Organize & Manage Your Firefox Tabs Like a Pro with the Tab Groups Add-on

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Have you ever heard of the Tab Groups feature from Mozilla’s Firefox web browser? If you said no then you’re not alone, in fact, Mozilla has recently stated that they estimate the Tab Groups feature is used by “around 0.01% of users” and due to this estimate they have decided to remove this feature from Firefox starting with Firefox 45.

As it turns out, I’m one of those 0.01% of users and this decision had significantly shattered my workflow. I rely heavily on this feature, in fact, Tab Groups is one of the main reasons I’ve been a Firefox user for years, so it’s removal was quite disconcerting to me. Thankfully, though, that feeling was very short-lived because add-ons developer, Luis Miguel aka Quicksaver, ported Tab Groups into an add-on and has also improved it considerably.

Tab Groups, formerly known as Panorama, is a great solution for productivity inside of your browser. Tab Groups provides the ability to place your tabs inside of separate groups to organize, declutter, and optimize your browser workflow so you can stay focused on a task. In addition to the productivity benefits, Tab Groups is also a great way to utilize many tabs while not wasting extra system resources, like RAM, to run multiple sessions or multiple windows; instead you have clean organized set of groups inside of one session and one window. Tab Groups is a great productivity tool that, as stated by Mozilla, is not used by many but I’d bet that would change if users were more aware that Tab Groups exists.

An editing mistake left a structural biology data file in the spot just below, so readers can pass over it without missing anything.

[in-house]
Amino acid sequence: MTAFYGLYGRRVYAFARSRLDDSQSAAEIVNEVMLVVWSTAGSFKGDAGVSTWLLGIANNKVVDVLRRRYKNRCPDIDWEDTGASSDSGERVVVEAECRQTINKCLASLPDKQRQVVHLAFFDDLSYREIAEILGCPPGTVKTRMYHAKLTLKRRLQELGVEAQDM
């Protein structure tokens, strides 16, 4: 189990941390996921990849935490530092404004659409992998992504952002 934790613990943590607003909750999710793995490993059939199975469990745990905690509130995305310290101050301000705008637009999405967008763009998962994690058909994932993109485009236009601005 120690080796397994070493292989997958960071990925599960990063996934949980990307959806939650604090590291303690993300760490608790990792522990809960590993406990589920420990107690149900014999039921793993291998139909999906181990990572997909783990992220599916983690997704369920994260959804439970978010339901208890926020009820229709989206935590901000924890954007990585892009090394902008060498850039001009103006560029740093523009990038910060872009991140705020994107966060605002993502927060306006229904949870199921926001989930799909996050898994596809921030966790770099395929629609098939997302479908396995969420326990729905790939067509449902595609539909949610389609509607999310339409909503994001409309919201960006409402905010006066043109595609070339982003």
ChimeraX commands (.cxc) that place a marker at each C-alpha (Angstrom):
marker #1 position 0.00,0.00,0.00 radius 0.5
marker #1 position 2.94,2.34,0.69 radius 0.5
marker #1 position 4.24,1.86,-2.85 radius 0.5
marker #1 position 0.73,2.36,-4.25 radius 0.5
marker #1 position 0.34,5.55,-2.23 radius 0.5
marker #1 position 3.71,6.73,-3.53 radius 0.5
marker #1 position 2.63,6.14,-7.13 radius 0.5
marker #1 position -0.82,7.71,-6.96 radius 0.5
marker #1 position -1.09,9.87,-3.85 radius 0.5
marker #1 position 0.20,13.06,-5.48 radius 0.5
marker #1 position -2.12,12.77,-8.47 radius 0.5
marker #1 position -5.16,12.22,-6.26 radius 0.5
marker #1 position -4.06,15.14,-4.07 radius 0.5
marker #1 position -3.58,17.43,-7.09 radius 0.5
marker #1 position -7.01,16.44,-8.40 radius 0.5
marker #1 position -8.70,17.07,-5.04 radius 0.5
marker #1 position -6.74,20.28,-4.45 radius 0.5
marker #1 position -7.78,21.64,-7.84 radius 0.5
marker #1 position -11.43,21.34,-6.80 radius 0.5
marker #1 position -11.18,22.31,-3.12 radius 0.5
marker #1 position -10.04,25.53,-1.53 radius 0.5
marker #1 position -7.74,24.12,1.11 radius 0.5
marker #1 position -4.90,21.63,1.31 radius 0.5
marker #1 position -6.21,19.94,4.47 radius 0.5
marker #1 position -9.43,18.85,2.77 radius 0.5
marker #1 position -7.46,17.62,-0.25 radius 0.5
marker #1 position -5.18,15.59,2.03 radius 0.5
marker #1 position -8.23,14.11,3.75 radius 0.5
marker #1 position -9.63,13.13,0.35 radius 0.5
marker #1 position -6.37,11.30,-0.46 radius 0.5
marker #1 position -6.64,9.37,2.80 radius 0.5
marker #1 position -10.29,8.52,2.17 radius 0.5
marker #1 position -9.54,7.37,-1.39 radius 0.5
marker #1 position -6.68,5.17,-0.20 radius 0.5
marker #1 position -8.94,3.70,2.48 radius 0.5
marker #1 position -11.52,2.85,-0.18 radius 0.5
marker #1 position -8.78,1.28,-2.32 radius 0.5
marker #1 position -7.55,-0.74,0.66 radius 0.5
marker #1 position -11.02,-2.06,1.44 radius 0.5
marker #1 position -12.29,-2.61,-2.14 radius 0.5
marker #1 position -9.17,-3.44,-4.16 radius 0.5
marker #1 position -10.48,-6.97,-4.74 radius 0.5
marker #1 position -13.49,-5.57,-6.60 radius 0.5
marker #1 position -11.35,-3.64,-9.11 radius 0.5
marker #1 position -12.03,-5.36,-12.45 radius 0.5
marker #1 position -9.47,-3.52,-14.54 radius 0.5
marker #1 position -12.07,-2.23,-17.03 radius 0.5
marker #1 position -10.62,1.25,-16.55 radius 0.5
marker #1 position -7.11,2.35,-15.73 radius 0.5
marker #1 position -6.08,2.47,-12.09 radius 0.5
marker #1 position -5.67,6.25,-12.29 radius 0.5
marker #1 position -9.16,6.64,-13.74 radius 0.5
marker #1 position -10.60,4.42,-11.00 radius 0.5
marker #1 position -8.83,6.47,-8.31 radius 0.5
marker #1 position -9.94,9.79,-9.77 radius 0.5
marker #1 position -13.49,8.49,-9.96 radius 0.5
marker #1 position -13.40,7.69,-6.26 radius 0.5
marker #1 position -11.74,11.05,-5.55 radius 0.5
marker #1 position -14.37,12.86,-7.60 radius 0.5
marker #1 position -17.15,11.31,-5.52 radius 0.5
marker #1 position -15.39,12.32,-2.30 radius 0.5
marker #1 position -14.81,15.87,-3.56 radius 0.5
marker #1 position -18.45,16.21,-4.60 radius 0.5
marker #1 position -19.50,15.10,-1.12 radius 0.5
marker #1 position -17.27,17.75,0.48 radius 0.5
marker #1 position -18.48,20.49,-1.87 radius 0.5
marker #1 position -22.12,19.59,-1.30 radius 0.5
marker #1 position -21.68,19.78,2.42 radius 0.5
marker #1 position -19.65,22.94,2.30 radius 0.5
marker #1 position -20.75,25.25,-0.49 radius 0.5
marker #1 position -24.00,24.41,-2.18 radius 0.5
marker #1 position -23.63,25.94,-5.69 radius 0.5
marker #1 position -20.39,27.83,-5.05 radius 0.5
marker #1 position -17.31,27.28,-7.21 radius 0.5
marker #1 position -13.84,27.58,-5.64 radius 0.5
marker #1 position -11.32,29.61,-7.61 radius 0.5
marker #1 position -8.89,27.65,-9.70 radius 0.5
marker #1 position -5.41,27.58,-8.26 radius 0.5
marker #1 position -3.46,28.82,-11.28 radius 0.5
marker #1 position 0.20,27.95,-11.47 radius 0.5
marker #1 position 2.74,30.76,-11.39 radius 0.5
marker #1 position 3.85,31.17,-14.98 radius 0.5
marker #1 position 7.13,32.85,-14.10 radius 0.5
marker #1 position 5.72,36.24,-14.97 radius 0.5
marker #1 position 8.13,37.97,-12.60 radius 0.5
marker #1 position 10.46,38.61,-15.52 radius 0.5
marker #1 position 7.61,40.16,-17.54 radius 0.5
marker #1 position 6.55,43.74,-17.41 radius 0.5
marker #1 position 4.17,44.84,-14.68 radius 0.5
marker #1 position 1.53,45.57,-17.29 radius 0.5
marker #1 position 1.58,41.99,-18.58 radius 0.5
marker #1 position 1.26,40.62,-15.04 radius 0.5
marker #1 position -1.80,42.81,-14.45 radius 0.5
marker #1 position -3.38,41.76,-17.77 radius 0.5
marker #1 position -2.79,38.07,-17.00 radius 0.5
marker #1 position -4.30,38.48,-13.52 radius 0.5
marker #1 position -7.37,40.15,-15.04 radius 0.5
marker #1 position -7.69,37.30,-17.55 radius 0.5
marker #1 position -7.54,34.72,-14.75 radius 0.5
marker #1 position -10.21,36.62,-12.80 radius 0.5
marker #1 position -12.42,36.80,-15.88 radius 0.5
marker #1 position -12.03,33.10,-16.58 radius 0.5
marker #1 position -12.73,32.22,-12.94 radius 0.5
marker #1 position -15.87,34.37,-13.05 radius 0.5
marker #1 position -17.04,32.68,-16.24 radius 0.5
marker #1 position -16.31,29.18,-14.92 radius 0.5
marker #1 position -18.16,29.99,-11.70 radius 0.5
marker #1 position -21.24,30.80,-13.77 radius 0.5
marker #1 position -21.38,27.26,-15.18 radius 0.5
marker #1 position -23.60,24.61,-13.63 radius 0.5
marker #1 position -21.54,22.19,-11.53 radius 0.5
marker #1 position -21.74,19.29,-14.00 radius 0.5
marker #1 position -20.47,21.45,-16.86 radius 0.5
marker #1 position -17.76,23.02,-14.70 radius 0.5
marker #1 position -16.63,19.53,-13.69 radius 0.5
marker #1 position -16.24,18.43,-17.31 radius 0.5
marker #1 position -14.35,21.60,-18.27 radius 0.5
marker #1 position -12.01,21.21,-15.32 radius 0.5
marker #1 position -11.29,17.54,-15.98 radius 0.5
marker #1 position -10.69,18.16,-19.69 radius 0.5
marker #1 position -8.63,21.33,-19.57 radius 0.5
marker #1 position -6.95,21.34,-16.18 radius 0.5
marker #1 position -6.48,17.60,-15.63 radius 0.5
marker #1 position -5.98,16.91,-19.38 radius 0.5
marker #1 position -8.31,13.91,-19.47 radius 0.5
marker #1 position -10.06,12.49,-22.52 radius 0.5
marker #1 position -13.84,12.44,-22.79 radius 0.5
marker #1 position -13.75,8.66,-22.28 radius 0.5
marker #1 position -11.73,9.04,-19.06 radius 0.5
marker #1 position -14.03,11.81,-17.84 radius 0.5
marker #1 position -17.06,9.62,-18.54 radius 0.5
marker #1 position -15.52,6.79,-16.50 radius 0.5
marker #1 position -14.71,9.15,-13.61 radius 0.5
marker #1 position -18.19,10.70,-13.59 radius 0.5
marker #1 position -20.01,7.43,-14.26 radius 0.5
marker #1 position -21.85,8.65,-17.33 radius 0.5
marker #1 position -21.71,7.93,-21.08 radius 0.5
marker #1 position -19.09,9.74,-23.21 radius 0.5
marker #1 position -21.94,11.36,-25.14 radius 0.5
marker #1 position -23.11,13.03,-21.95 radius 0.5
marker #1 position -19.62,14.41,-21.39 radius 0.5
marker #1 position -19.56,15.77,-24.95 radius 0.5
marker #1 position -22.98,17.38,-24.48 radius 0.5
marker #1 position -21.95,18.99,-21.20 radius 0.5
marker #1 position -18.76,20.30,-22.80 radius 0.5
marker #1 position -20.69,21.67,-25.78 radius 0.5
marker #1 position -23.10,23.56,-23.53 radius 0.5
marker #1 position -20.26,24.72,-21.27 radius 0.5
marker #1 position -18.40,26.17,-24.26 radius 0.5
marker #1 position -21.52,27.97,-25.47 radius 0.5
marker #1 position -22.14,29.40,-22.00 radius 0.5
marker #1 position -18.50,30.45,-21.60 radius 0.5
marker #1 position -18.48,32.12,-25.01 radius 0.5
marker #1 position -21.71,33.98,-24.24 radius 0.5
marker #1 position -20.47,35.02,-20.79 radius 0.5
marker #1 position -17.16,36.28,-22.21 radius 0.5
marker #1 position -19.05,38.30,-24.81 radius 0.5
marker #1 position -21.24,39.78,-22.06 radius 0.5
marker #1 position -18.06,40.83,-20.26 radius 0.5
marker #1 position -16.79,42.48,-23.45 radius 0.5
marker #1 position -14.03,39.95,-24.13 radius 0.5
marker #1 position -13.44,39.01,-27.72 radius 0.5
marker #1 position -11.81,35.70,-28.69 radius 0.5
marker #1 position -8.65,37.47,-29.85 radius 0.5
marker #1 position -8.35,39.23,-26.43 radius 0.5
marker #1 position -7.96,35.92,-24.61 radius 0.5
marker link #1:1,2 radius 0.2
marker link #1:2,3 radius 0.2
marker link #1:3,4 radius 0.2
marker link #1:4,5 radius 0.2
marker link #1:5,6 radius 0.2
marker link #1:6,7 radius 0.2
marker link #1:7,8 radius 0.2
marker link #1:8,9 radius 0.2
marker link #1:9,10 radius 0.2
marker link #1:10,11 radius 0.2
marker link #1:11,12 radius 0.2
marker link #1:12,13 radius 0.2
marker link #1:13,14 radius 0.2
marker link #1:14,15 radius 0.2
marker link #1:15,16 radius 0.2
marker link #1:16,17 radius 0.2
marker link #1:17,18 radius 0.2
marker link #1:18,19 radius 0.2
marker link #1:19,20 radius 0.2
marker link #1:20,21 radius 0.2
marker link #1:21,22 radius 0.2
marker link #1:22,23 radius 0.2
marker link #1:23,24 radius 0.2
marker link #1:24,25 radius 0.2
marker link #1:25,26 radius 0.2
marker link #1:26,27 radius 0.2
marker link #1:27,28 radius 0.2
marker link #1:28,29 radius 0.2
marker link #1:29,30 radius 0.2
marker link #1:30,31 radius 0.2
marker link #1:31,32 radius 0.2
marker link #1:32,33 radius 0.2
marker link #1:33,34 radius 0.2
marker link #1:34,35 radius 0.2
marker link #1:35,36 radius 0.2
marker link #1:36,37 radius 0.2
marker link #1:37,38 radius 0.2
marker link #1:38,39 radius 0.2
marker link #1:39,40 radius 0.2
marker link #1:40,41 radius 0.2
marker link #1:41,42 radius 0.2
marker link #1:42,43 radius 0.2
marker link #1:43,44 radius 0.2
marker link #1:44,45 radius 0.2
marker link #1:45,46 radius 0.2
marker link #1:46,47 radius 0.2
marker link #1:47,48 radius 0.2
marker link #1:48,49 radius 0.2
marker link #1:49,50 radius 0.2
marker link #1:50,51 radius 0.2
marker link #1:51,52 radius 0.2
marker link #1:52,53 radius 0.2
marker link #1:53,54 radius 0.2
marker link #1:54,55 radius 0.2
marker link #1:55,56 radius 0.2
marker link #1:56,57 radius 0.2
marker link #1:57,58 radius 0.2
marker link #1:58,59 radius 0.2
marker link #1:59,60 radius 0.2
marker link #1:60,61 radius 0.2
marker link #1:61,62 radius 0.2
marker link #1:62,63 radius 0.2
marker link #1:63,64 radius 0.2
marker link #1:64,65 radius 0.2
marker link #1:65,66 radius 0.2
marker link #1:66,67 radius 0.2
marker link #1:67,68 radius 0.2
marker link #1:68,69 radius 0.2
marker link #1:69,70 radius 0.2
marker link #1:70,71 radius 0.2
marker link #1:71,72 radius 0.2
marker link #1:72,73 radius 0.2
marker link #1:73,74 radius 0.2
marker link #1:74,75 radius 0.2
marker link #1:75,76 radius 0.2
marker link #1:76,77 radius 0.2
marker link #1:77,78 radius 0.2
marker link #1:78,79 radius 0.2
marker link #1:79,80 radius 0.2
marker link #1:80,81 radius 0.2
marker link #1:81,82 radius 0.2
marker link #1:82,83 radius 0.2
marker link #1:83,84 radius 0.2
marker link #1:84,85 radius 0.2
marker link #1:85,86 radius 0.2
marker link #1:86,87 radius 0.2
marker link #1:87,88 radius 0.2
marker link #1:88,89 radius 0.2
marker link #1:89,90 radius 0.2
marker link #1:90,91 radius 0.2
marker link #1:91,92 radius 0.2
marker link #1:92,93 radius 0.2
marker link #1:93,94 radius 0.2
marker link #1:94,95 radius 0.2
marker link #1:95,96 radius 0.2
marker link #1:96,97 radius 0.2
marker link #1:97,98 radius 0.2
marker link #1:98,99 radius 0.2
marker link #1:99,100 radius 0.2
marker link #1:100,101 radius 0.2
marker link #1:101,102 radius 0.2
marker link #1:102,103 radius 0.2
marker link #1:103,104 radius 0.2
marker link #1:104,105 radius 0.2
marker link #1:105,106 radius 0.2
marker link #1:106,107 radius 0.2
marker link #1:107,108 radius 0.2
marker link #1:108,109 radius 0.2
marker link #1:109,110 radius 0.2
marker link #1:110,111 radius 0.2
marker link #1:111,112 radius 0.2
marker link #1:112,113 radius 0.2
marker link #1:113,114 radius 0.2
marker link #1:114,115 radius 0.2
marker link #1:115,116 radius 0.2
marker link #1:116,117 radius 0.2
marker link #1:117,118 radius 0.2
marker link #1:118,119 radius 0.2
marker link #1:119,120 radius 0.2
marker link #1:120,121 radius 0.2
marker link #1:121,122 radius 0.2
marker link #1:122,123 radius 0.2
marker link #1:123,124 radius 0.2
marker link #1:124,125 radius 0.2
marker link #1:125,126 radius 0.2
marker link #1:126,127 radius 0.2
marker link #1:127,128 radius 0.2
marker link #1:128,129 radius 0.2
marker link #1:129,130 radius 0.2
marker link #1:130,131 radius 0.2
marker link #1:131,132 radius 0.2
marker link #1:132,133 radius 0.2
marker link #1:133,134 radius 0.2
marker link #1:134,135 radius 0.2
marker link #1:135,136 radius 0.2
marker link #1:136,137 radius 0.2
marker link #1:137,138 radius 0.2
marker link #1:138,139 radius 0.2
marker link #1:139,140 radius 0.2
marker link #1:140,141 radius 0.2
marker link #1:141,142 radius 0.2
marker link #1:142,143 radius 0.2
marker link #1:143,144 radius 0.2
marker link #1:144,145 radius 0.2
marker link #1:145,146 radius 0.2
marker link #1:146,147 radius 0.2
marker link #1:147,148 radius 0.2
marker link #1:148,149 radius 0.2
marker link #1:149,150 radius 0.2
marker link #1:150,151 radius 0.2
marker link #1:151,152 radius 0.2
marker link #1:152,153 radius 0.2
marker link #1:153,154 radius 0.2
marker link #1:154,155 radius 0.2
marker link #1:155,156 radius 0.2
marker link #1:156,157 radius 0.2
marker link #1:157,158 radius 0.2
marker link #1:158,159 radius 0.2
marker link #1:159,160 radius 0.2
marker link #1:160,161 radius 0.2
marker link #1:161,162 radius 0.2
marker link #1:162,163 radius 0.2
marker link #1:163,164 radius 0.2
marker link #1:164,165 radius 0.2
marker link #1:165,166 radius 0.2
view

Why are Tab Groups so Great?

Let’s take my current usage as an example. I am currently writing this article in a group specific to this article but let’s say I wasn’t using Tab Groups and wanted to take a break to check some sites like Reddit, YouTube, Twitter, etc. Without Tab Groups, I’d be cluttering up my browser with non-related tabs but I could try to organize it by either opening a new window or creating a new session. None of these options are ideal because I’d be cluttering up my digital workspace or unnecessarily using extra system resources (RAM). Alternatively, Tab Groups provides the “best of both worlds” with a combination of separating and organizing tabs without the need for another window or session.

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In the Tab Groups view I simply create a new group for those “break tabs” and when I’m done I just close the whole group and immediately get back to work. I don’t have to worry about clutter or wasting system resources while still having all the benefits of tab organization. Additionally, if you accidentally close a Group you can quickly get it back by clicking the “Undo Close Group” button.

If Tab Groups are so Great, Why Don’t People Use Them?

This is a complicated question to answer but it boils down to poor discoverability, confusing branding, and an unintuitive user interface. Tab Groups was introduced in Firefox 4 which did have reasonable discoverability at the time but for at least 20 versions of Firefox now, Tab Groups has been hidden behind many layers of steps to discover it.

Discoverability, as of now, Tab Groups is still available by default to Firefox 42 users but if you weren’t aware of it then you’d probably never stumble onto it. Here is the process you would need to take in order to try it out: open the Hamburger Menu (3 stacked lines icon) -> click on Customize -> drag & drop Tabs Group button to Tabs Bar -> Exit Customization -> Click Tab Groups button.